LiltingWriter/director Hong Khaou’s “Lilting” deals with two stories.  The first involves Ben Whishaw’s Richard as he and his lover Kai (Andrew Leung) prepare to reveal their relationship to Kai’s extremely conservative unadjusted immigrant mother Junn (Chang Pei-Pei).  The second follows Ben as he attempts to care for Junn in spite of her objections.

The missing link between these two threads is Kai’s unfortunate death in a traffic accident.  It takes a while to discern a gap in time between them, and even when it does become clear, Khaou does not delineate particularly well between past and present.  “Lilting” jerks around without direction, simply portraying events without ever really making them add up to anything substantial.

The film aims for tenderness in its portrayal of love and affection, but it winds up treading too lightly to have any impact.   With its static characters and lifeless plot, the 91 minutes of “Lilting” are a depressing chore with no payoff for the pain.

At least “Blue Valentine” and “Revolutionary Road” had a grand statement to make about relationships to justify their bleakness.   “Lilting” just has banalities and boredom to offer.  The only audience for this movie is (hopefully) Ben Whishaw fans who feel the need to see his entire filmography – for better or for worse – when he gets the roles, and thus the stardom, he deserves.  C1halfstars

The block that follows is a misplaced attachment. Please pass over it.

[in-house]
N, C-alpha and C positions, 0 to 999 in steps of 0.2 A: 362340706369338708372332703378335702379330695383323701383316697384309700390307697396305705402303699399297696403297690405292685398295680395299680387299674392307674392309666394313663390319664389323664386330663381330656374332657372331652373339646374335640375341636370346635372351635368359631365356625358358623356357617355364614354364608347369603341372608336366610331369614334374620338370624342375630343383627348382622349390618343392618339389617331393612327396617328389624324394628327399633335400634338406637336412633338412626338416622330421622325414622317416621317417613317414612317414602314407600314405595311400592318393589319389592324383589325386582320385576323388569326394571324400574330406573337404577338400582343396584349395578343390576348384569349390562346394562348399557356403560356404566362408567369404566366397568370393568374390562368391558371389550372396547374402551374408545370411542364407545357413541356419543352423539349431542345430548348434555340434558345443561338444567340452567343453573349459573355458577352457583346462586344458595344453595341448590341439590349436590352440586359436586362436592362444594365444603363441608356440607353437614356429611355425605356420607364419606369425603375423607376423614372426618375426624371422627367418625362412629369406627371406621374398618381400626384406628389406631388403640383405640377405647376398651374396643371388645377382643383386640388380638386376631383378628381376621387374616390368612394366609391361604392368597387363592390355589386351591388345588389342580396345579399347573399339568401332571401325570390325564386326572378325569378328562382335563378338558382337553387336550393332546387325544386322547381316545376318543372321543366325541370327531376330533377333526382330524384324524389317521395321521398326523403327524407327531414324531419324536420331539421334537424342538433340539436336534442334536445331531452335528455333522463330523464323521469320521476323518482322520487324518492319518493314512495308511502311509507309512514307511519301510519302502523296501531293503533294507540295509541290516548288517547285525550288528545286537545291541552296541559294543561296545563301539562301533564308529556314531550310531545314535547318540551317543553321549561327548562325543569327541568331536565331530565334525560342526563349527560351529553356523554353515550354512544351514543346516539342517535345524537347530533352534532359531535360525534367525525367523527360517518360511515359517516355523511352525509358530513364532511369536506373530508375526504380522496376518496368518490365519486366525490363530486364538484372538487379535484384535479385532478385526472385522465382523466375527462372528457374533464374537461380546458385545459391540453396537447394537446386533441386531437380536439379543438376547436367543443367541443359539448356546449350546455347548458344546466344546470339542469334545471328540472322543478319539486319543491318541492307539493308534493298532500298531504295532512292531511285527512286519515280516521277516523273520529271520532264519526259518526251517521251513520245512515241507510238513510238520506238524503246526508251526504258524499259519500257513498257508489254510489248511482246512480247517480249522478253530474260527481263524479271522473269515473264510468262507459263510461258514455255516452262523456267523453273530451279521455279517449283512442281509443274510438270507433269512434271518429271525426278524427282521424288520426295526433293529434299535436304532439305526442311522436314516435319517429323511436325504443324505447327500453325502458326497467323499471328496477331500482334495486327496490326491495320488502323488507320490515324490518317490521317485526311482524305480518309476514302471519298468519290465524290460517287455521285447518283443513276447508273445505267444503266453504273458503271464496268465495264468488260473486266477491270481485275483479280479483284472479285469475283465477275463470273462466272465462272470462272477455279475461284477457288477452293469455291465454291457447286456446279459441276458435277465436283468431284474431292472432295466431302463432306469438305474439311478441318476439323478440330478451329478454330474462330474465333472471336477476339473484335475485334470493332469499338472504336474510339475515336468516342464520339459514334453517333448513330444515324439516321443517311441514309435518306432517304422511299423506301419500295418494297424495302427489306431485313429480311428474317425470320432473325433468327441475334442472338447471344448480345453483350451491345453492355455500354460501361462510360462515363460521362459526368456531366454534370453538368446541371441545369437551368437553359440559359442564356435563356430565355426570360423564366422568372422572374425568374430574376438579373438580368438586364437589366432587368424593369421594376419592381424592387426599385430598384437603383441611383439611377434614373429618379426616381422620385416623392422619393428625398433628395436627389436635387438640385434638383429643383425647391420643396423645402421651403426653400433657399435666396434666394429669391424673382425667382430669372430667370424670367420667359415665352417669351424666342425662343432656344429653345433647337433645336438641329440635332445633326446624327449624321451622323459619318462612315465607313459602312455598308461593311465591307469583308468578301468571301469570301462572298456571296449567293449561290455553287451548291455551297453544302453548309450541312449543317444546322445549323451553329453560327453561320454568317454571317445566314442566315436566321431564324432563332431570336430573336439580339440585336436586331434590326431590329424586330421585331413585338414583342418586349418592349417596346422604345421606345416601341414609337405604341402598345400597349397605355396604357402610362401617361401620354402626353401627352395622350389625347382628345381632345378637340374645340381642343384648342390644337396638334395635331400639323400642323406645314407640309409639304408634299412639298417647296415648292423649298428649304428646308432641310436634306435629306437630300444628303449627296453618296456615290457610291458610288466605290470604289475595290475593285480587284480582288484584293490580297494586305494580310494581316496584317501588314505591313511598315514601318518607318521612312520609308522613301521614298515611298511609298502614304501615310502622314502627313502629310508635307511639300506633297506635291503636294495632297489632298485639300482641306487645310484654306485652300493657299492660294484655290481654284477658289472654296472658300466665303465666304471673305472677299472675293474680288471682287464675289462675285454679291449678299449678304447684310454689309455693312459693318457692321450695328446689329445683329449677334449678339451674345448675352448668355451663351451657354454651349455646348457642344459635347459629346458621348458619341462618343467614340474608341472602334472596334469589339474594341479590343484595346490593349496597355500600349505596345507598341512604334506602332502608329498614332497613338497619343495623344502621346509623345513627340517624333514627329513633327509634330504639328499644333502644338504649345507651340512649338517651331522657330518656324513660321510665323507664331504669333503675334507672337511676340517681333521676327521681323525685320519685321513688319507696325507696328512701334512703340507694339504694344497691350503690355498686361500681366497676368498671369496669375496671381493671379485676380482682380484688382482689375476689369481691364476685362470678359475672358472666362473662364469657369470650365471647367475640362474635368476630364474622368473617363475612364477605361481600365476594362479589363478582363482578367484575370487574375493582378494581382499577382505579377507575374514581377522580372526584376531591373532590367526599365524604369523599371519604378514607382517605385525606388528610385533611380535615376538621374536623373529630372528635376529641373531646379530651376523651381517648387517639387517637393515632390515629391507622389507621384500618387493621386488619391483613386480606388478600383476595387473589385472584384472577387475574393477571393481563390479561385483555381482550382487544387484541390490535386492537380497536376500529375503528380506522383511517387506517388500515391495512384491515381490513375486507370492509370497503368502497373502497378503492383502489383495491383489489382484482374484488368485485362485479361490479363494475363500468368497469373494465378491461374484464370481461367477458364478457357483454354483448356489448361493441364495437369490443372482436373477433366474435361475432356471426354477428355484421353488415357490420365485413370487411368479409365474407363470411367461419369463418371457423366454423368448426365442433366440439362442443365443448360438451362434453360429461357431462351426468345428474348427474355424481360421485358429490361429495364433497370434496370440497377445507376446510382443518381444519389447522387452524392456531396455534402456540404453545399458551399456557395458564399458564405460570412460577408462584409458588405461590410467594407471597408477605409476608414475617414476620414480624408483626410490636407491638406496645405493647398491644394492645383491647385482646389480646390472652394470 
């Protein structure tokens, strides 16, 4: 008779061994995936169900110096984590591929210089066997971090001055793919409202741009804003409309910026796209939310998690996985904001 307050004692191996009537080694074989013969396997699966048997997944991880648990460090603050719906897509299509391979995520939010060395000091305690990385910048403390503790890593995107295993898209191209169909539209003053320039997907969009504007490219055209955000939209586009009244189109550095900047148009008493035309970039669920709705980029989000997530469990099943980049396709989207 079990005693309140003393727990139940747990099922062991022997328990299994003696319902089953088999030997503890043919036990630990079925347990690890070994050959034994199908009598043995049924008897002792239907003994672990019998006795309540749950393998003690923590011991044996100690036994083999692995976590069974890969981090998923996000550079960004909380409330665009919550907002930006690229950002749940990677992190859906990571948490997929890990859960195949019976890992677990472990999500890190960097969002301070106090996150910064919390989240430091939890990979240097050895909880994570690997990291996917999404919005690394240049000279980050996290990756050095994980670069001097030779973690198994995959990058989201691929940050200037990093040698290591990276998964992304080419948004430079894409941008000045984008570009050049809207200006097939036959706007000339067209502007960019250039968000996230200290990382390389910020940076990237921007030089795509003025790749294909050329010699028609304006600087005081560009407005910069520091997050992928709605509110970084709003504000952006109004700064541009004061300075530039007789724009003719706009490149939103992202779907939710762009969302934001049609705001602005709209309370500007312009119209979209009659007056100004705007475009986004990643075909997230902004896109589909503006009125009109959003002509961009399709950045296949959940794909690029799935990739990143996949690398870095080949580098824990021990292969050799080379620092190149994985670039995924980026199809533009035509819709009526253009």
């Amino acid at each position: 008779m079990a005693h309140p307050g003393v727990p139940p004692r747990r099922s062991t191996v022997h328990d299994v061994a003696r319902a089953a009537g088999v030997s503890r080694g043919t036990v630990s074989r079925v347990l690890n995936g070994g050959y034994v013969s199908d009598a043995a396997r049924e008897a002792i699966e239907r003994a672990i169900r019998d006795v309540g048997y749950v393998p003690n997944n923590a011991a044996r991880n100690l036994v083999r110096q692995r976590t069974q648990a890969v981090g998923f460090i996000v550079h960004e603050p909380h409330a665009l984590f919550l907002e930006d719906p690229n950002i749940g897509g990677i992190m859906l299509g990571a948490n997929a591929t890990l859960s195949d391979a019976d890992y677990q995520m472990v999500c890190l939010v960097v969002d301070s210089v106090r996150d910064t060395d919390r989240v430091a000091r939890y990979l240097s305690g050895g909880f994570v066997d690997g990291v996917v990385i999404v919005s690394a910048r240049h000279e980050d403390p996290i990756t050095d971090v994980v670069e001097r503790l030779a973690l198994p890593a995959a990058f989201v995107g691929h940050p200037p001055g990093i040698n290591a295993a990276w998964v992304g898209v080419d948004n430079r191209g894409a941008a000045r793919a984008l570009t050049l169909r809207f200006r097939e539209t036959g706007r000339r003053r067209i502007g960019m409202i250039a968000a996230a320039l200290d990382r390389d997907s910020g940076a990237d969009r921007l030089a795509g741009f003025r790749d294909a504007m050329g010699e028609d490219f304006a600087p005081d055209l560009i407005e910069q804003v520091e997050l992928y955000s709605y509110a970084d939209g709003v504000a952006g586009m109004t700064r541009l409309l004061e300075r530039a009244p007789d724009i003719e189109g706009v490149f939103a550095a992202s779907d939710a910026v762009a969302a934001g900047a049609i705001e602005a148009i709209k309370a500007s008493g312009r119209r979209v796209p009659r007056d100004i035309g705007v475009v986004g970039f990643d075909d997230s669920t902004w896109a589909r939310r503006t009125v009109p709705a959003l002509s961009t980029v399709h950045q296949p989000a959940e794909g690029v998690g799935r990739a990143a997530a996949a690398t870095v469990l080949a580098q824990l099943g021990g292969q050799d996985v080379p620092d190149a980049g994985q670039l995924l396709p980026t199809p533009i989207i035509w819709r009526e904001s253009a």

REVIEW: The Zero Theorem

17 08 2014

The Zero TheoremLondon Film Festival, 2013

Terry Gilliam’s “The Zero Theorem” is the kind of film that raises so many important and intriguing questions that it’s entirely possible to forget some of them along the journey.  This oblique tale, bordering at times on the absurd, stuns with the sheer density of the thematic issues that Pat Rushin’s screenplay can pack into 100 minutes.

The film grapples with conundrums as timeless as the meaning of life, the nature of happiness, and the imminence of death and nothingness.  At the same time, “The Zero Theorem” also has its finger on the pulse of many modern malaises, such as screen addiction, the fading appeal of observable reality in relation to virtual reality, and the electronic mediation of human connection.

We explore these through the work of a computer programmer known as Q, played by Christoph Waltz, as he attempts to solve humanity’s conundrums.  In a change of pace from the two silver-tongued Tarantino characters that won him a pair of Oscars, Waltz sits back and delivers a largely reactive performance.  As he attempts to unlock the zero theorem and get to the core of human existence, Q doesn’t instigate events so much as he lets them happen.  Because we’re less focused on a conventional narrative, “The Zero Theorem” can easily delve into the realm of the existential and philosophical.